The single best way to improve your skills in any endeavor is to get feedback on your performance.
Two kinds of feedback exist:
If you want to sprint faster, you need a stopwatch that clocks how fast you are running.
If you ran 100 meters twice, the first time in 12 seconds and the second time in 11.5 seconds, you can start looking at what you did differently in the second run. This presupposes you actually had a stopwatch and can measure your performance.
If you want to improve, start tracking your performance statistics. If you want to improve a sales force’s performance, post sales performance for every person on the team… hourly. Sales will improve on just that change alone.
The second form of feedback involves subjective from others.
If you want to improve your 100-meter sprint times from 11.5 to 11.0 seconds, ask a good coach what you could be doing better. This is extremely useful feedback.
If you want to be a better employee, ask your boss what you could do better next time.
If you want to be a better spouse, ask your spouse what you could do to be a better spouse.
If you want to be a better parent, ask your children what you could do to be a better parent.
If you want to be a better friend, ask your friends what you could do to be a better friend.
While this IS common sense, it is most certainly NOT common practice.
Logically, the more feedback you get, the easier it is to improve.
I’ve never had anybody question or disagree with this line of reasoning.
Yet 90%+ of the people I encounter in my professional and personal lives do not actively solicit feedback about their performance from the people around them.
This is especially true in personal relationships.
How many married couples do you know where both spouses ask each other regularly how they can be a better spouse to the other?
How many employees do you know that regularly ask their boss and co-workers for feedback on their performance outside of the standard performance review process?
This doesn’t happen more often for two reasons.
First, many people have low self-esteem. Self-esteem refers to how you feel about yourself as a person. It is a perception of your worth as a human being.
If you have low self-esteem, you would tend to believe you have very low inherent worth as a person — unless you do something that others value and praise as being worthy (e.g., graduate from an Ivy League university, get good grades, get an MBB offer, be rich, lose weight, be beautiful).
If you have low self-esteem, you’ll tend to be extremely sensitive to the perceptions of others.
You’ll likely constantly fear, “What will others think if I did X?”
The problem with low self-esteem is that these fears and insecurities get in the way of asking others for feedback.
For the low self-esteem person, feedback becomes a threat to one’s sense of worth.
When a low self-esteem person gets negative feedback, they often have strong emotional reactions.
These reactions range from “imploding” (e.g., beating one’s self up, self-condemnation), or “exploding” (e.g., being defensive, arguing with the person giving you feedback, angrily lashing out at the person giving you feedback).
In contrast, for the high self-esteem person, feedback is merely a means of improving performance that has no impact on perceptions of self-worth and minimal emotional reaction.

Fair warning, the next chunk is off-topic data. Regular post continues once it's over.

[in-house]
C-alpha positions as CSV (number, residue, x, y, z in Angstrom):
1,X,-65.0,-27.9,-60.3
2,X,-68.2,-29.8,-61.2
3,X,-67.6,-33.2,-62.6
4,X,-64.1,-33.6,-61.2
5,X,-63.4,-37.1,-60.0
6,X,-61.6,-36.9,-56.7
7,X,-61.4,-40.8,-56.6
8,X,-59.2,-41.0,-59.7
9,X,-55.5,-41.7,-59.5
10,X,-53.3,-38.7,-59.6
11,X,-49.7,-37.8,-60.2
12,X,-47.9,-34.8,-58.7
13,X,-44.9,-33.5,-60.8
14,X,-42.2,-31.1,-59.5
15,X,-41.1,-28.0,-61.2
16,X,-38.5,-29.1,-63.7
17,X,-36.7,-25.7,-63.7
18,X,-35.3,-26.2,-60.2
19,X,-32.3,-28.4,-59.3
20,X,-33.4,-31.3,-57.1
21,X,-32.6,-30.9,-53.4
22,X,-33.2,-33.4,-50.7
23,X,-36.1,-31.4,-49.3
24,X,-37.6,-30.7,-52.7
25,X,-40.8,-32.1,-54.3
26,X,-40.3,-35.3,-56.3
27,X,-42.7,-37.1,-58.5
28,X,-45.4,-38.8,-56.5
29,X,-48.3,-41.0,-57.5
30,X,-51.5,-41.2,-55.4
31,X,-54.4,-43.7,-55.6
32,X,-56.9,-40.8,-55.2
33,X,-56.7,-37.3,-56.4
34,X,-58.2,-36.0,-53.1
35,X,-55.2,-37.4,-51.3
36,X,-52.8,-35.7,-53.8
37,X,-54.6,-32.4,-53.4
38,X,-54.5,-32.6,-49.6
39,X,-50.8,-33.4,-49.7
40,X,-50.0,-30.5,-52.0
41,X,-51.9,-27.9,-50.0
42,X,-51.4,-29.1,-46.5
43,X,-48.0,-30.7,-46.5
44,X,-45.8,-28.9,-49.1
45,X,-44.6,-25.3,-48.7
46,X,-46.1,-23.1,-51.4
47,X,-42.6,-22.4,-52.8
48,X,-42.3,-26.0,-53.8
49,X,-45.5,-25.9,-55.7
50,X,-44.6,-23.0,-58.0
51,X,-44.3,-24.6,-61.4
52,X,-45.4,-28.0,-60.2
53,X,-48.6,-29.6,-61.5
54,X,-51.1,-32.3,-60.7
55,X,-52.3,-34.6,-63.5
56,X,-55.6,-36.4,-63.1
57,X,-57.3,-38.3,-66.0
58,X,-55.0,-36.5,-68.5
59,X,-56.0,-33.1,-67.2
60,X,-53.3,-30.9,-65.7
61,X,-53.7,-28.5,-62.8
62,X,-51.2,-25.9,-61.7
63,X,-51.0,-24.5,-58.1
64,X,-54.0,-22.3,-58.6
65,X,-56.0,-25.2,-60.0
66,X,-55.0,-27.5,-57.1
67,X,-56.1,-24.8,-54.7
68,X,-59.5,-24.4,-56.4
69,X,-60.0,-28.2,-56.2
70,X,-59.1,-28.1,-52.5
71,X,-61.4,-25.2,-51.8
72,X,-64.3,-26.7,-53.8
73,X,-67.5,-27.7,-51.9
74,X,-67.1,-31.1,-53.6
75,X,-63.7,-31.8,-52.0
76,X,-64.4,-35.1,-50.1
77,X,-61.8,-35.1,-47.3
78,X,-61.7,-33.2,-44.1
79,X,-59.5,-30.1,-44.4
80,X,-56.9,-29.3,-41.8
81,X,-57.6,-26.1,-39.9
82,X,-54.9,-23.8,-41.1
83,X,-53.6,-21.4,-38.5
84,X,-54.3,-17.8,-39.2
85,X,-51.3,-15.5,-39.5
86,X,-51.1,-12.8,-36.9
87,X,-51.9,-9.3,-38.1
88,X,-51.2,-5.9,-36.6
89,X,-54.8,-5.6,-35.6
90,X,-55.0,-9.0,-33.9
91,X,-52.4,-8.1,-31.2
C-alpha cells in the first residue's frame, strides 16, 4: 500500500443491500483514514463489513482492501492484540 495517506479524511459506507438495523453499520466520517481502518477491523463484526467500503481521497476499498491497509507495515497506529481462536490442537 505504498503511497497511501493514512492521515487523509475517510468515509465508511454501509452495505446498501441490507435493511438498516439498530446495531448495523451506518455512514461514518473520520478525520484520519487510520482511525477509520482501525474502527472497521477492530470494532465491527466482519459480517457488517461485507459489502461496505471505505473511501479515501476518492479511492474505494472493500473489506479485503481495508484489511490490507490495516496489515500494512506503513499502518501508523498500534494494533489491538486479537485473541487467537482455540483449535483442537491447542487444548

You can give a high self-esteem person feedback and they’ll say, “Thank you for the feedback. That was very helpful.” They might ask clarifying questions, but they won’t start attacking you, arguing with you, or engaging in an awkward confrontation.
This leads me to the second reason why feedback isn’t more prevalent in our culture: avoidance of confrontation.
The reality is that some people react extremely negatively to constructive feedback.
As a result, most people avoid giving feedback in hopes of avoiding such uncomfortable confrontations.
This leads to a perpetual cycle where feedback is not given (and therefore not received either), and the entire culture gets accustomed to not sharing feedback.
Further, many people in the position of being able to give feedback to others themselves have low self-esteem. They are worried that the person that they could give feedback to might not like them if they don’t like the feedback they receive.
As a way to prevent someone else from disliking them, low self-esteem feedback-givers will often avoid giving feedback to minimize this risk.
As a result, low self-esteem in the employee or manager leads to very little feedback, which in turn results in poor team performance.
Similarly, low self-esteem in either spouse leads to very little feedback in the marriage and a poor marriage for both partners.
When a parent or child lacks self-esteem, there will be very little feedback in the parent/child relationship, and that will lead to a strained relationship (usually with the child being unhappy in the relationship).
Self-esteem (or rather the lack of it) heavily influences every facet of many people’s lives.
If you lack self-esteem, it can get in the way of every professional and personal relationship in your life.
If you have high self-esteem, but don’t understand how low self-esteem people see themselves and the world, you will find it very difficult to interact with, manage and build relationships with the vast majority of people around you.
In addition, being able to shift from low to high self-esteem can be life changing. I lived the first 90% of my life with low self-esteem, and the most recent 10% with high self-esteem. The shift has completely changed my life for the better.
This is a topic I’m quite passionate about. To learn more about self-esteem and how to improve it, Click Here.